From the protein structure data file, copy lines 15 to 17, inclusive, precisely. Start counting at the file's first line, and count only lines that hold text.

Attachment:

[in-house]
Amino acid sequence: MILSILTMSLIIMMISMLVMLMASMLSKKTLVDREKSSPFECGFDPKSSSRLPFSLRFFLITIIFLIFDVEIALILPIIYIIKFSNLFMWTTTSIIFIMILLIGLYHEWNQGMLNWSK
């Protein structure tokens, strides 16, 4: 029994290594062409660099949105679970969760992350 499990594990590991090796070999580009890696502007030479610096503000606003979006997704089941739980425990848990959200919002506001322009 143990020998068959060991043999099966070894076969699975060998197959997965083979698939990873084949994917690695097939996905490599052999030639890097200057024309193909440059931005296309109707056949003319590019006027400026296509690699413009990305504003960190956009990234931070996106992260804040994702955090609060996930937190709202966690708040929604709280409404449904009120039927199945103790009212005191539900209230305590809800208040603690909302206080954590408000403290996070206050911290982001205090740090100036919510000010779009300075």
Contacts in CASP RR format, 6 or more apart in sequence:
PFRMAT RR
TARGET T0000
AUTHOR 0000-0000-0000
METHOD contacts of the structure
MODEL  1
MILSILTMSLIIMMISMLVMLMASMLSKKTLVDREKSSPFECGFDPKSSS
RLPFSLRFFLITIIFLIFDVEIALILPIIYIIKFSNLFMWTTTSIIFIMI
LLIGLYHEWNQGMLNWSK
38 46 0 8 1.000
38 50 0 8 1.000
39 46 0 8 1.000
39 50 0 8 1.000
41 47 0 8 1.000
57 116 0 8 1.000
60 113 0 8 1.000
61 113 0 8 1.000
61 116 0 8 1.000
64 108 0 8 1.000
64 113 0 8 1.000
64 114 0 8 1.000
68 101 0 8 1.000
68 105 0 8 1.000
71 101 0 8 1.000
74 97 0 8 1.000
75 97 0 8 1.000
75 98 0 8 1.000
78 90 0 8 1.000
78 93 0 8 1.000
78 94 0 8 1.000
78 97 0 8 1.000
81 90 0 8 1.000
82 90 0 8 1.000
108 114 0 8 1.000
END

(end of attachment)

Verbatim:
39 46 0 8 1.000
39 50 0 8 1.000
41 47 0 8 1.000